Once Evan has earned the respect of certain groups of people, he can begin to develop his own kingdom. Ni No Kuni II introduces a city building element to the game, albeit one that is pretty basic. Those coming into the game looking for a Dark Cloud-style town planner may be disappointed, but it is a welcome touch, nonetheless. You will use these buildings to create a thriving town that will evolve as you progress. You can assign personnel to each building to aid you in researching various things that will help you on your journey. It is a fun little management diversion that can drastically improve your chances of survival.
There are also skirmishes that are new to Ni No Kuni II. Here you need to mobilise an army to either protect your new kingdom or take on other missions found on the world map. These can start off modest and follow a standard rock/paper/scissors battle system with certain squads being far stronger than some, but far weaker than others. However, as you progress, these do ratchet up in difficulty and offer some testing moments in an otherwise relatively easy game.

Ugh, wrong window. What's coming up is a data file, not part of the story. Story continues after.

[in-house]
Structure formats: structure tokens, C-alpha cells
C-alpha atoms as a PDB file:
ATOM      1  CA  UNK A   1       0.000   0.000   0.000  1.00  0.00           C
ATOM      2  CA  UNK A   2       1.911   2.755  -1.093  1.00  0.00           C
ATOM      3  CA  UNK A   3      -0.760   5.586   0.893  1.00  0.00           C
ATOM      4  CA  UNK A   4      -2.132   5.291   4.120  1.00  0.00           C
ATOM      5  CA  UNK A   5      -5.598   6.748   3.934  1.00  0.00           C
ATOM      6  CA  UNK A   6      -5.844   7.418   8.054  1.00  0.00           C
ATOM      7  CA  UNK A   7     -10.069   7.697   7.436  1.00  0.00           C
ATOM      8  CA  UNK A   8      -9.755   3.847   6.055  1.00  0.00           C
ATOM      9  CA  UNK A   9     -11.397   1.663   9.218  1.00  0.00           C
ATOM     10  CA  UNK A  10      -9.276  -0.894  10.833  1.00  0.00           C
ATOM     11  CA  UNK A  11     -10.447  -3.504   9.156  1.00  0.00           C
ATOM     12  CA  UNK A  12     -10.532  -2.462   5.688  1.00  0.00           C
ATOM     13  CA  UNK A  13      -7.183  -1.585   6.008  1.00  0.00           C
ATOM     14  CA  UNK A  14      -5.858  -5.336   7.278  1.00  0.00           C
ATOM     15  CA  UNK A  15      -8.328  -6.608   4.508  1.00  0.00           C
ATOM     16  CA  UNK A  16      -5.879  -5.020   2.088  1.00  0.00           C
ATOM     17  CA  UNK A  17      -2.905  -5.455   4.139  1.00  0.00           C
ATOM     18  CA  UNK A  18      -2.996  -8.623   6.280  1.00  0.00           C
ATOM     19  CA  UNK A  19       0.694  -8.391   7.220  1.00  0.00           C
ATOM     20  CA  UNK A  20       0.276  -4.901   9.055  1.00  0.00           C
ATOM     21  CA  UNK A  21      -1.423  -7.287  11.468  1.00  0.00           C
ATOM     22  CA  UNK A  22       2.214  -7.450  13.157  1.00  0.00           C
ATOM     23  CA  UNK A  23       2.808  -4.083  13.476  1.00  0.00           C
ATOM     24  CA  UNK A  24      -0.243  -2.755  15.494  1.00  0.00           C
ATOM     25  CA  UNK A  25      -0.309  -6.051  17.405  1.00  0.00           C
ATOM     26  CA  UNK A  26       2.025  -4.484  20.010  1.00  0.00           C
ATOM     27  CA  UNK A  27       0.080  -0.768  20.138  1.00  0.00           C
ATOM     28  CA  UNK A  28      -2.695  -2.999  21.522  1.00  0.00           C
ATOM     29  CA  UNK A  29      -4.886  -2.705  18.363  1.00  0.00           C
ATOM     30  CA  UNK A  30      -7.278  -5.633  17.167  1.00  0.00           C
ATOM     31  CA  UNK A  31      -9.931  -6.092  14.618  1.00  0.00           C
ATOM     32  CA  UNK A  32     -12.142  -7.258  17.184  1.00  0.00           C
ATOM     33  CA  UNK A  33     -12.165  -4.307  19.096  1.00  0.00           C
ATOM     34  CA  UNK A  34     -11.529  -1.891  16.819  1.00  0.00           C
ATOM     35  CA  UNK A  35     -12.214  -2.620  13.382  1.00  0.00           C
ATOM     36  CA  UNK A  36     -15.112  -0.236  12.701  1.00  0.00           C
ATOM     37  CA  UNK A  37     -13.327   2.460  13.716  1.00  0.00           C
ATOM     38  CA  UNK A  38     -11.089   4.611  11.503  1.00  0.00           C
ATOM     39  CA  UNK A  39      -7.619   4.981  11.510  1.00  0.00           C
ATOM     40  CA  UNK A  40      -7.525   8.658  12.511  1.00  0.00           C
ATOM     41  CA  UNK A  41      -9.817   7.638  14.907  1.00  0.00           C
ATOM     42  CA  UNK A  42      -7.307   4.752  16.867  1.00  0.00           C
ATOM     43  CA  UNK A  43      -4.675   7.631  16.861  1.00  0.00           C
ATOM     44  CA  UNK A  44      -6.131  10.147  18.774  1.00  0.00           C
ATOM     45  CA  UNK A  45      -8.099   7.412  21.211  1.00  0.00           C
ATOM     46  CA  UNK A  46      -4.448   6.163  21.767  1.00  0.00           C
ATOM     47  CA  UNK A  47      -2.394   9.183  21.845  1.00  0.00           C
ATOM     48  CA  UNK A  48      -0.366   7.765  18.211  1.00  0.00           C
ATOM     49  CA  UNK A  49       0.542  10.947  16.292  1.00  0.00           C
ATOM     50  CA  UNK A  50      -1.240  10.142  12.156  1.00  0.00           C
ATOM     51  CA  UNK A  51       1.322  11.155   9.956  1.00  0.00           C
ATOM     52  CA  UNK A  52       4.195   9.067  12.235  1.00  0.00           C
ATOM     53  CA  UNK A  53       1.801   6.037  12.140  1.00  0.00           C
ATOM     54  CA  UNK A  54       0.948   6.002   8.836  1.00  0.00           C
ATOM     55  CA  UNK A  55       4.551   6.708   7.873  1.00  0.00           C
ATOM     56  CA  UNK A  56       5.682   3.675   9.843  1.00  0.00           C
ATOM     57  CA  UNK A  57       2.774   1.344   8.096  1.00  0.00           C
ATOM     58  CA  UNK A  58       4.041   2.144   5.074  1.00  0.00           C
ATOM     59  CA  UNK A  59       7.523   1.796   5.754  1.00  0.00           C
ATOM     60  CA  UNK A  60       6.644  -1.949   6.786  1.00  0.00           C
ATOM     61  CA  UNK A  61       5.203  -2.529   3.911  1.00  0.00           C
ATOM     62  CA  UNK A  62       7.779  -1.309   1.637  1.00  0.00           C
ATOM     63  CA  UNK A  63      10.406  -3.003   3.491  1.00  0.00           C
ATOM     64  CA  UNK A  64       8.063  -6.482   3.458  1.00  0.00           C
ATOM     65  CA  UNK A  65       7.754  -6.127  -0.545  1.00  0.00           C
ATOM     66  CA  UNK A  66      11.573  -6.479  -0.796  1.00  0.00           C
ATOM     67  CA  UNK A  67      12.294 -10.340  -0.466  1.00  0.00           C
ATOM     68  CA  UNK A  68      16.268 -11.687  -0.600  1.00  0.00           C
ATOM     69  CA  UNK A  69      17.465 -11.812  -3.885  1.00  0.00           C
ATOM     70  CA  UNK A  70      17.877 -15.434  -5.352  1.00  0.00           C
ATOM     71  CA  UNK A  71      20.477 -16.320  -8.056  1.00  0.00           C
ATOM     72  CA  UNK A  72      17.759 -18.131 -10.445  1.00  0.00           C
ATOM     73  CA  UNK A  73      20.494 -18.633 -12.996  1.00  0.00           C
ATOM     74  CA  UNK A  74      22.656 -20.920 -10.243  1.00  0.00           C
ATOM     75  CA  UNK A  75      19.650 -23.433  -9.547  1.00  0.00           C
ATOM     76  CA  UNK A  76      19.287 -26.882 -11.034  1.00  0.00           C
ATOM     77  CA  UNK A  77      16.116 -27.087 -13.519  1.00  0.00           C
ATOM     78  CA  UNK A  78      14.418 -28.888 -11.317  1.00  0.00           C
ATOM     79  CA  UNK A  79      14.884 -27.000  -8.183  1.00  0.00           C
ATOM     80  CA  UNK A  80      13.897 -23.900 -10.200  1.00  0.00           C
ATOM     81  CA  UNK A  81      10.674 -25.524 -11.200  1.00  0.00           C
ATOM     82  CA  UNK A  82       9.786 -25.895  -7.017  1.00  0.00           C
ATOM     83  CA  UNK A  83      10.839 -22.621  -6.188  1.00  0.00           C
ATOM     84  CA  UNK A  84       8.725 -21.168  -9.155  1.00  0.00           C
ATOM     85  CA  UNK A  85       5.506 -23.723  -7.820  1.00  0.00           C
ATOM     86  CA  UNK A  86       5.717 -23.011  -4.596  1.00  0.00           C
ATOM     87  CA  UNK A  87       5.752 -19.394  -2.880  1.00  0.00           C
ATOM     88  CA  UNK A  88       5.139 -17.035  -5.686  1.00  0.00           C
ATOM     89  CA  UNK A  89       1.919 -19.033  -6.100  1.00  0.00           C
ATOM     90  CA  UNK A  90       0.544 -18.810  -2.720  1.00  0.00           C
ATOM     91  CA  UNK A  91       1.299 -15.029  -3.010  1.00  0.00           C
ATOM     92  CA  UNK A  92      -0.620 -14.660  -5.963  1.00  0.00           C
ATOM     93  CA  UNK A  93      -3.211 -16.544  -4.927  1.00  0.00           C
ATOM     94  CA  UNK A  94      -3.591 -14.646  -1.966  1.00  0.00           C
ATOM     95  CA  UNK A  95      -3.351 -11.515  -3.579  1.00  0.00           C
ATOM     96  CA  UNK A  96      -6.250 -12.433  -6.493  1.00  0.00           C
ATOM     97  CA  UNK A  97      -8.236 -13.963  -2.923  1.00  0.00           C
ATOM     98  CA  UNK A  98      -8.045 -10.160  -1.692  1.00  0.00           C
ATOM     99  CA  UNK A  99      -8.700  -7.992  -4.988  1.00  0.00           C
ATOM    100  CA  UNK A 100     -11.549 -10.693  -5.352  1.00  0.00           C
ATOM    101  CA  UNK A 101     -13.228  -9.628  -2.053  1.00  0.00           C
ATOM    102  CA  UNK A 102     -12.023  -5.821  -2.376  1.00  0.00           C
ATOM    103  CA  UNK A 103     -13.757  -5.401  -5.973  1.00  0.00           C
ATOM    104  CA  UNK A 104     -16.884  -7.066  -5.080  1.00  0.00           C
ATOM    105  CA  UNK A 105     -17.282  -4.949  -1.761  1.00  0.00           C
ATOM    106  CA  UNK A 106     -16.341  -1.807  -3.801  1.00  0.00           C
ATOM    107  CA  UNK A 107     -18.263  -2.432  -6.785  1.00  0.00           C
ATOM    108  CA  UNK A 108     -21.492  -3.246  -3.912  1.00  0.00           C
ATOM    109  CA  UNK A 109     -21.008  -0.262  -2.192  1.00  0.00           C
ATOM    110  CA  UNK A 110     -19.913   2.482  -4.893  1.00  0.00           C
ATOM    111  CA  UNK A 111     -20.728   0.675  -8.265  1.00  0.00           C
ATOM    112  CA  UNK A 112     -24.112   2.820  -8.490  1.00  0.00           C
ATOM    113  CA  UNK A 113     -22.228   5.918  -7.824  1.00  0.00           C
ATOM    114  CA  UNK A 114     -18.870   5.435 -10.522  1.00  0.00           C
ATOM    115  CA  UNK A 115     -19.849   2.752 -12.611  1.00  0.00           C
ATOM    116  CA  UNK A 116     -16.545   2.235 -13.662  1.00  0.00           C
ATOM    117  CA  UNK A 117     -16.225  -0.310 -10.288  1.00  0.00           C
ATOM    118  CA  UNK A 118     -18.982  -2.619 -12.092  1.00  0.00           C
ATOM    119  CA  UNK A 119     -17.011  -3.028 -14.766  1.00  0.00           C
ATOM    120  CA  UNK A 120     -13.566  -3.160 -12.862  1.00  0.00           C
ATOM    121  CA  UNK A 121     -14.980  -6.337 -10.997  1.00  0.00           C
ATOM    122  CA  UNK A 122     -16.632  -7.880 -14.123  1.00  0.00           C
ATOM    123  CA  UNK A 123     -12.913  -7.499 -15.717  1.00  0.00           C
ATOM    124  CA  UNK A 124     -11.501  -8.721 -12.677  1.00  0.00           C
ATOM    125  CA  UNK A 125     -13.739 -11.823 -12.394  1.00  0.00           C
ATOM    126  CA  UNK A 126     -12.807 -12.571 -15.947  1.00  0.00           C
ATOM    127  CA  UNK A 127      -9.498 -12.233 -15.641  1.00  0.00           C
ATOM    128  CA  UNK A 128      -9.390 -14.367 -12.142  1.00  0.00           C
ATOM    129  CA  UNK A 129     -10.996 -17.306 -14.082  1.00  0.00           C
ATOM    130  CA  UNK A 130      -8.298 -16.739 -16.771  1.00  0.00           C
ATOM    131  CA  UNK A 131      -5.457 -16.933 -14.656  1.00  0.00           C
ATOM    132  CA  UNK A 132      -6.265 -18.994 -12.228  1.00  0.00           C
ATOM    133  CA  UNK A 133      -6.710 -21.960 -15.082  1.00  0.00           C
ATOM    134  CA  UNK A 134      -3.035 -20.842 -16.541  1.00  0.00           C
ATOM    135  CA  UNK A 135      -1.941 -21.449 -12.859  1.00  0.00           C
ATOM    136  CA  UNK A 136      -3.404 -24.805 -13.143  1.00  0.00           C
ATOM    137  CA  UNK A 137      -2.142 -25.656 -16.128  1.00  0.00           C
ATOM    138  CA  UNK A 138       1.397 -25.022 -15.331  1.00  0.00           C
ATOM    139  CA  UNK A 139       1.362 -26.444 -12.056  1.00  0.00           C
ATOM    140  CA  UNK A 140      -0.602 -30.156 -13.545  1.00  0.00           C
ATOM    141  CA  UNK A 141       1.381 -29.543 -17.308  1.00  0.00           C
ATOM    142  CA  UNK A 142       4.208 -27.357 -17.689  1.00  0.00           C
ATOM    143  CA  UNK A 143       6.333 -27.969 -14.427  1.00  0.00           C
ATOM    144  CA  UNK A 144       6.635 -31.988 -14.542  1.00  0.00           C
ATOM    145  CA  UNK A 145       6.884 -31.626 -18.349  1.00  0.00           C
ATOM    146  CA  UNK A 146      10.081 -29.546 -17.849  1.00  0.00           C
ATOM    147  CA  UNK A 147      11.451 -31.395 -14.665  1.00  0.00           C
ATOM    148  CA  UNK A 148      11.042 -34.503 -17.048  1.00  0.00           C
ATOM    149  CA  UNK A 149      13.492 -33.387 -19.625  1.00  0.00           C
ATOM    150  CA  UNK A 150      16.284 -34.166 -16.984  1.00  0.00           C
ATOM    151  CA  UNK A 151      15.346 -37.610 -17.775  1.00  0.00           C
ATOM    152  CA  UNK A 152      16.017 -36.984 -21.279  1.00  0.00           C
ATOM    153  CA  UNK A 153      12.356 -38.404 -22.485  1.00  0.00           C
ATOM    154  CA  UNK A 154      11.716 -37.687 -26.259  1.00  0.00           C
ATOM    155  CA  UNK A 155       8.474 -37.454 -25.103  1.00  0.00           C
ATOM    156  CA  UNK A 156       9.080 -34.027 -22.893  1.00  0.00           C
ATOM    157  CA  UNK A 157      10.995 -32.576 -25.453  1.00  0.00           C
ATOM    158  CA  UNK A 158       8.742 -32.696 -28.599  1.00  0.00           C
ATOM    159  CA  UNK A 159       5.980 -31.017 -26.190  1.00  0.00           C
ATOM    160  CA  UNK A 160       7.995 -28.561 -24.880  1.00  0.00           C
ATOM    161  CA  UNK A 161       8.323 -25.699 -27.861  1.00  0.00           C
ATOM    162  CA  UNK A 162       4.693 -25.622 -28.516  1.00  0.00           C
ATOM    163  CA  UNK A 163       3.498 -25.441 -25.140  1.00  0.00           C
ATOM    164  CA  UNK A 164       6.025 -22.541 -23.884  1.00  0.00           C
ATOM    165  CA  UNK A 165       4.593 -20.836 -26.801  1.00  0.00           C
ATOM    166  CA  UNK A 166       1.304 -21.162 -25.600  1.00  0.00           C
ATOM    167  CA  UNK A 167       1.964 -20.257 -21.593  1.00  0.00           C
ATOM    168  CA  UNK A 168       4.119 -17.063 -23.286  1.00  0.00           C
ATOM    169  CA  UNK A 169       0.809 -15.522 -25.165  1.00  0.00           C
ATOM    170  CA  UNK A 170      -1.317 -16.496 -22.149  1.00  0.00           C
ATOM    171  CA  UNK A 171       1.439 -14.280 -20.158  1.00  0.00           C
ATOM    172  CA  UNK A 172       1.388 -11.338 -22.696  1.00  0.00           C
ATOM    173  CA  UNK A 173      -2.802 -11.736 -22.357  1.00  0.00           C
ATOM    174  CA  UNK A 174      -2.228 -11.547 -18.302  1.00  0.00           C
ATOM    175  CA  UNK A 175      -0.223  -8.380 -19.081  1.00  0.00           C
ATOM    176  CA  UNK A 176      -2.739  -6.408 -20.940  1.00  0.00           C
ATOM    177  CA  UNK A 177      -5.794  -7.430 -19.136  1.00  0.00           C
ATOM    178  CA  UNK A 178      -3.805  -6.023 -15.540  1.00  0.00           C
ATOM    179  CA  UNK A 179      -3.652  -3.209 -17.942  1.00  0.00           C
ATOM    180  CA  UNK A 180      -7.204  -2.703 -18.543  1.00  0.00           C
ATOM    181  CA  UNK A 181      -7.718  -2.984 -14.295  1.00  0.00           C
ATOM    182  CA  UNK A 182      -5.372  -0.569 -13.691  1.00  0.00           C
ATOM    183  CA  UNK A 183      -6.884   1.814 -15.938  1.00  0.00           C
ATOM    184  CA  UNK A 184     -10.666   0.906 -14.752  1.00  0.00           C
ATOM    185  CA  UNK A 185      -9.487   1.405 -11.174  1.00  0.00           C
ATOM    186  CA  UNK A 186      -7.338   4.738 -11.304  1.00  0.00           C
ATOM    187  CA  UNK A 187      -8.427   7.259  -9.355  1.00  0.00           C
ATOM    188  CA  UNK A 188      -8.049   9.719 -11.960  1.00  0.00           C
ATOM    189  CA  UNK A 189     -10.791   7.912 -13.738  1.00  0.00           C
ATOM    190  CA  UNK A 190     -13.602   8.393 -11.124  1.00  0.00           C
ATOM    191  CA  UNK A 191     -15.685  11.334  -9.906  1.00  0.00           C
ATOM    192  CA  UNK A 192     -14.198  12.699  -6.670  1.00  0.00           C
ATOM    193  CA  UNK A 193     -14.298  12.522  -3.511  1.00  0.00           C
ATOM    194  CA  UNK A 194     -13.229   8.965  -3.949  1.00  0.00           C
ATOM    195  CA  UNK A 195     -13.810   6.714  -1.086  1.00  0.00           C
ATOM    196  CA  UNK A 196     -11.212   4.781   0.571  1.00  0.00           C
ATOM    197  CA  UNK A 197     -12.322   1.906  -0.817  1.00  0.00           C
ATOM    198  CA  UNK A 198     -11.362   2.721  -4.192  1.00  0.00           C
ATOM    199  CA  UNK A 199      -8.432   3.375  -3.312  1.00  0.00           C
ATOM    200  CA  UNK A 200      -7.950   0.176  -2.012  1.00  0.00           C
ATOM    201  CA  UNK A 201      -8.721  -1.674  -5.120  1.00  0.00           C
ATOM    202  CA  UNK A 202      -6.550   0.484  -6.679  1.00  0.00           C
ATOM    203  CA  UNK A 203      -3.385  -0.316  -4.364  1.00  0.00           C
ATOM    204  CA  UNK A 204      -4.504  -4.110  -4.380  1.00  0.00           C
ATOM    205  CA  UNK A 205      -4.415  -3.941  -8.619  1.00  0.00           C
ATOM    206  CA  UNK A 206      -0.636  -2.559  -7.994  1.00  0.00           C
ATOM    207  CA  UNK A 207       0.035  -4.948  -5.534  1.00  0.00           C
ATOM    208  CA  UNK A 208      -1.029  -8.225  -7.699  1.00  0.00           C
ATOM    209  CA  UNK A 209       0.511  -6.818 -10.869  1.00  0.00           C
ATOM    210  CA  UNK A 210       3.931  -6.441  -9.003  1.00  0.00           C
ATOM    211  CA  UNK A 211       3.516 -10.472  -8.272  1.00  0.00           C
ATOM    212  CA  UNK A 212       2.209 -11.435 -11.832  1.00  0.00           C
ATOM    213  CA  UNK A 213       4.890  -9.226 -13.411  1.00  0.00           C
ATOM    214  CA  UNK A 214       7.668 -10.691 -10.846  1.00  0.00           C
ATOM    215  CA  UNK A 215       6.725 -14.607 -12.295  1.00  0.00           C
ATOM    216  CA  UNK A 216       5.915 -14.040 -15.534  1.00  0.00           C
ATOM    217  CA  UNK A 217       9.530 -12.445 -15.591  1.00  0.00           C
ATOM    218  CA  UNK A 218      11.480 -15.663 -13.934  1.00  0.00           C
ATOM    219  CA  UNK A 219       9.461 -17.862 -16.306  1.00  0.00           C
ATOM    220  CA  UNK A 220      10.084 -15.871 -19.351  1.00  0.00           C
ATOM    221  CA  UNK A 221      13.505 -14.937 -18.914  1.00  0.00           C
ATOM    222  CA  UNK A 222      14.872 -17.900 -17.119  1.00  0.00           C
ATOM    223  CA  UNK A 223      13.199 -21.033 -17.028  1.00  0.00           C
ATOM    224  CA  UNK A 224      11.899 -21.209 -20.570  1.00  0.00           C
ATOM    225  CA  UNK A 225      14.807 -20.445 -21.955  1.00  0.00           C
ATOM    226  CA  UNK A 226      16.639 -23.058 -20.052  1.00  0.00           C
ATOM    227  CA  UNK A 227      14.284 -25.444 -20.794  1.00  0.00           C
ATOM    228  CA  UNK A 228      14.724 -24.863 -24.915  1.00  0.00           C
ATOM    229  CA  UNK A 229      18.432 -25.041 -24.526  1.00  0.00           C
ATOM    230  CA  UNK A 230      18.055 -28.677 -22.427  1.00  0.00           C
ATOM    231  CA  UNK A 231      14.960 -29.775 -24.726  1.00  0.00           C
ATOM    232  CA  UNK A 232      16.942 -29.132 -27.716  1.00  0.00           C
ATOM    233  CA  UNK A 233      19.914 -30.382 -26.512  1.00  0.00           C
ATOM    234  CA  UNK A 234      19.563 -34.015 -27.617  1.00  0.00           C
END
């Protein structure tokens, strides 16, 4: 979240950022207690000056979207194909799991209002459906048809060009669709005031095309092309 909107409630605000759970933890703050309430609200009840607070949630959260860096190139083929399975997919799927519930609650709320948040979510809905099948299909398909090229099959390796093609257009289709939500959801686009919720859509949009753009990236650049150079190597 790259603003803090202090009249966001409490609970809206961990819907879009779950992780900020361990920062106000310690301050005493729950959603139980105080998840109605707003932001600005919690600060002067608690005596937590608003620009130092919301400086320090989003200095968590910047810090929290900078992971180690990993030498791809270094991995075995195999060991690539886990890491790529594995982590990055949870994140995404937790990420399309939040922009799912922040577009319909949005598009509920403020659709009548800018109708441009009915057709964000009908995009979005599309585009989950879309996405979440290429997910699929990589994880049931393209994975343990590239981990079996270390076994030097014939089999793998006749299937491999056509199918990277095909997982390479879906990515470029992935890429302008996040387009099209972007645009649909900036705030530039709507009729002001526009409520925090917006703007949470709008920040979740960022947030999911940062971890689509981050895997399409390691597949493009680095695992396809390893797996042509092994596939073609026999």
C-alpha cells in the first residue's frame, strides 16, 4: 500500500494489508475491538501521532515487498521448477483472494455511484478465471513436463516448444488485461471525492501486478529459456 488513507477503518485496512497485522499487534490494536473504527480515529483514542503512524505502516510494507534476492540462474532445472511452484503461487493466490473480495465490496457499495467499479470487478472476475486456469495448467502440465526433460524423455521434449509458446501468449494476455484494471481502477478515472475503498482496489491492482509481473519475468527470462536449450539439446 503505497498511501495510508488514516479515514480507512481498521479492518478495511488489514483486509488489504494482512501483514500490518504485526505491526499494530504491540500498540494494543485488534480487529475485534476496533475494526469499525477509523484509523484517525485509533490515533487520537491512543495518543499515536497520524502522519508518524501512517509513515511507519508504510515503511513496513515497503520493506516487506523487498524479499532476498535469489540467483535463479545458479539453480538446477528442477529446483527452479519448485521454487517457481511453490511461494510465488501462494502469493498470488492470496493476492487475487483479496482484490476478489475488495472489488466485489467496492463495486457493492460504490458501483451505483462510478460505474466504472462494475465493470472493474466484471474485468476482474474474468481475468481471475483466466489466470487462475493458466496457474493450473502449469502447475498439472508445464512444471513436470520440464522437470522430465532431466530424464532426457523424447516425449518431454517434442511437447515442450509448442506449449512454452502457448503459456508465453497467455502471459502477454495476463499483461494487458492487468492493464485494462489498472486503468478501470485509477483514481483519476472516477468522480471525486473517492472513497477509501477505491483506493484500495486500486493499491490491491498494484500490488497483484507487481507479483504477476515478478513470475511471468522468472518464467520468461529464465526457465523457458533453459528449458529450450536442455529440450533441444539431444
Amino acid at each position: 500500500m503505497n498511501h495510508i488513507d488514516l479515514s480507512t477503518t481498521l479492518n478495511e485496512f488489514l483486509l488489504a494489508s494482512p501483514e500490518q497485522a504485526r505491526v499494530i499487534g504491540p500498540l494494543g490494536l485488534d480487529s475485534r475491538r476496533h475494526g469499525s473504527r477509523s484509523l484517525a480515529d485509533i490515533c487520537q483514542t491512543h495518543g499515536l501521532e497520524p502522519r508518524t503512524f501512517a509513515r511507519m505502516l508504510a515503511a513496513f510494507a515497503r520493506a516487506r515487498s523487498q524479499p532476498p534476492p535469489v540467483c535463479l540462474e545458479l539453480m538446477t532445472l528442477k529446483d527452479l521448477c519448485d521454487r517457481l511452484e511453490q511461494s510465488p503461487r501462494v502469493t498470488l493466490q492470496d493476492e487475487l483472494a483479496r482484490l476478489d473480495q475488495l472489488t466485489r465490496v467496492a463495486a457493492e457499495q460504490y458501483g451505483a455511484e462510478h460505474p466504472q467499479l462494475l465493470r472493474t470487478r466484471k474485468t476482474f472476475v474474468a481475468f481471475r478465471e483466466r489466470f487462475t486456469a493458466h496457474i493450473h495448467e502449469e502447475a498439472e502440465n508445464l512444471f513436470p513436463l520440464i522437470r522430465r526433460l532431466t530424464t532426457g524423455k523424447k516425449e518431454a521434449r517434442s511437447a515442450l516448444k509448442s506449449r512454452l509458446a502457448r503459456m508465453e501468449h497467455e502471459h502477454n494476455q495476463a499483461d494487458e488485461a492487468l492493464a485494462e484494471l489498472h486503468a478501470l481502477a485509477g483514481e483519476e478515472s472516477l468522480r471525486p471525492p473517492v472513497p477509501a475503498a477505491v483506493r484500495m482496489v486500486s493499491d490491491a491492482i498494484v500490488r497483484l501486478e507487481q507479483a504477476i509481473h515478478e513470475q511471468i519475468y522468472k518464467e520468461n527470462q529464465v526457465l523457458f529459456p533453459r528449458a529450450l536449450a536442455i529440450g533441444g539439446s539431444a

It is worth also noting that the version of Ni No Kuni II: Revenant Kingdom that features on Xbox consoles is the PRINCE’S EDITION, which means it comes with all the DLC previously released in a single bundle. These enhancements come into play quite early on as well, as opposed to simply being endgame activities. There are new collectibles to find right from the off, new dungeons and even some story content that ties into Ni No Kuni: Wrath of the White Witch. All-in-all, it fits in rather well.
Ni No Kuni II: Revenant Kingdom PRINCE’S EDITION isn’t a patch on its predecessor. Save for the gorgeous visuals, they feel like two very different games at times. This one is much more politically driven and does lose much of the charm the original had. But, if you are wanting a more modern JRPG, Ni No Kuni II: Revenant Kingdom PRINCE’S EDITION is still well worth a look. Just be prepared to do a lot of reading, as there is far too little voice acting in here.
Ni No Kuni II: Revenant Kingdom PRINCE’S EDITION on the Xbox Store